Title:Await Your Reply: A NovelFormat:PaperbackProduct dimensions:368 pages, 8 × 5.2 × 0.7 inShipping dimensions:8 × 5.2 × 0.7 inPublished:June 1, 2010Publisher:Random House Publishing GroupLanguage:English

The following ISBNs are associated with this title:

ISBN - 10:0345476034

ISBN - 13:9780345476036


Rated 3 out of 5 by from Good I read this after loving Chaon's Ill Will, and it was fine but a lot more predictable and I "figured it out" way too soon. I do think Chaon is really successful in capturing the literary aspects of a "literary thriller". He treats his readers as highly intelligent and there are a lot of complex pieces and characters, so it was still an interesting read.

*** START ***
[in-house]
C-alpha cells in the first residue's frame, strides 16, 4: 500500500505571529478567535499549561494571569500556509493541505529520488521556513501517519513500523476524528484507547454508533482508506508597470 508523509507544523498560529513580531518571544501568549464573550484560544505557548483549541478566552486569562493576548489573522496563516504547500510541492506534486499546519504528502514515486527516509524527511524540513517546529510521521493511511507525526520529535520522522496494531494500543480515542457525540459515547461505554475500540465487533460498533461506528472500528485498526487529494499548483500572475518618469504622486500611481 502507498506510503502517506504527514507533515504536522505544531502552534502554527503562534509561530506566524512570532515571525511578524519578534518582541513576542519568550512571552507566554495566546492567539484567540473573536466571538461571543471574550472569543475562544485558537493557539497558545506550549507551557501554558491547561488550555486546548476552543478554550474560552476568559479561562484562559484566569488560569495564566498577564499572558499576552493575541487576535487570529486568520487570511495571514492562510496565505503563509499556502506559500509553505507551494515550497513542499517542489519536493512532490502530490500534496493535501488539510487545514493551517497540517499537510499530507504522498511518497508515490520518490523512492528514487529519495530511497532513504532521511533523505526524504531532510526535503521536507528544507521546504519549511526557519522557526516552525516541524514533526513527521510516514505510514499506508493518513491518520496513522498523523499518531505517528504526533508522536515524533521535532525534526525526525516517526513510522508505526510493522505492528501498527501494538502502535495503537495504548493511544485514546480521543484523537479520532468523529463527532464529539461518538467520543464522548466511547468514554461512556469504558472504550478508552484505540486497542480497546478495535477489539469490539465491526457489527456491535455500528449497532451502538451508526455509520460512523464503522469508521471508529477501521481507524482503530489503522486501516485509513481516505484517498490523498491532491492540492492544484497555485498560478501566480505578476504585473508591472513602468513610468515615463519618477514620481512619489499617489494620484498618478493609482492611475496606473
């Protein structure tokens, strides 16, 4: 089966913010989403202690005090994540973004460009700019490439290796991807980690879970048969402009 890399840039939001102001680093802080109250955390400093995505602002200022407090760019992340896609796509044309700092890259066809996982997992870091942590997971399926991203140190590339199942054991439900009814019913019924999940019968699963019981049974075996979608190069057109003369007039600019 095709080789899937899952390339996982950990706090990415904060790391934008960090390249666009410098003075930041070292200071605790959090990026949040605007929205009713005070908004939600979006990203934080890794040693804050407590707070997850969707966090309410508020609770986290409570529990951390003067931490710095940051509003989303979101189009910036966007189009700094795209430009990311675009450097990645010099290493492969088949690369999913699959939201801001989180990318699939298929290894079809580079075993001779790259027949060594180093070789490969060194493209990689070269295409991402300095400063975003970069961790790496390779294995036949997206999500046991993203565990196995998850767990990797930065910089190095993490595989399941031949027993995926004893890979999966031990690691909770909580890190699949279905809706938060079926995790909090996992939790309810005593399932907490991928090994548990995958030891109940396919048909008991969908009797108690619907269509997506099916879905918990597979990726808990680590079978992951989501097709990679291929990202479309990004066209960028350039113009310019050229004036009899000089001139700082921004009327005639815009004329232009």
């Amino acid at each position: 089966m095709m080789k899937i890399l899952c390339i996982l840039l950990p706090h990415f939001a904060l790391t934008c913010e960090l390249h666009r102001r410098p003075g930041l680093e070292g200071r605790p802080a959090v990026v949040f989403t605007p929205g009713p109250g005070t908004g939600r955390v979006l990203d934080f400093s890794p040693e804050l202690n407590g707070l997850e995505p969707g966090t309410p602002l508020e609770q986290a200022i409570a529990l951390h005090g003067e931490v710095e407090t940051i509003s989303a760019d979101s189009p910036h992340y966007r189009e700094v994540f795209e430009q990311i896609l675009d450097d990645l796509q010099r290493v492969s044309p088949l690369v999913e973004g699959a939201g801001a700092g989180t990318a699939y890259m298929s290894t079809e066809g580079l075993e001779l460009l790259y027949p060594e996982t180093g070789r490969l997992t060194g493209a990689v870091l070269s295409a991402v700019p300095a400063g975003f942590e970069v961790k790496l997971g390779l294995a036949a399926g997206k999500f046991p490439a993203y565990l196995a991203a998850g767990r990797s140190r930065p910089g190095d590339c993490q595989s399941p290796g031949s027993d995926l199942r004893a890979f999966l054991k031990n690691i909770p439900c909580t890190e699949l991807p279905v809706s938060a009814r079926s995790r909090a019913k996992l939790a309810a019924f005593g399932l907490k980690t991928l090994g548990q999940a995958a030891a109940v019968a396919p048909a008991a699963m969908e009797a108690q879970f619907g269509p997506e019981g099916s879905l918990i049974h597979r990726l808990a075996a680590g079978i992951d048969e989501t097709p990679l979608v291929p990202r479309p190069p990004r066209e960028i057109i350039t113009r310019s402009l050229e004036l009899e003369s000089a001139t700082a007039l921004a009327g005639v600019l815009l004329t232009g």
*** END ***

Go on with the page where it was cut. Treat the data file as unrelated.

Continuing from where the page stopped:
Date published: 2017-08-19

Read from the Book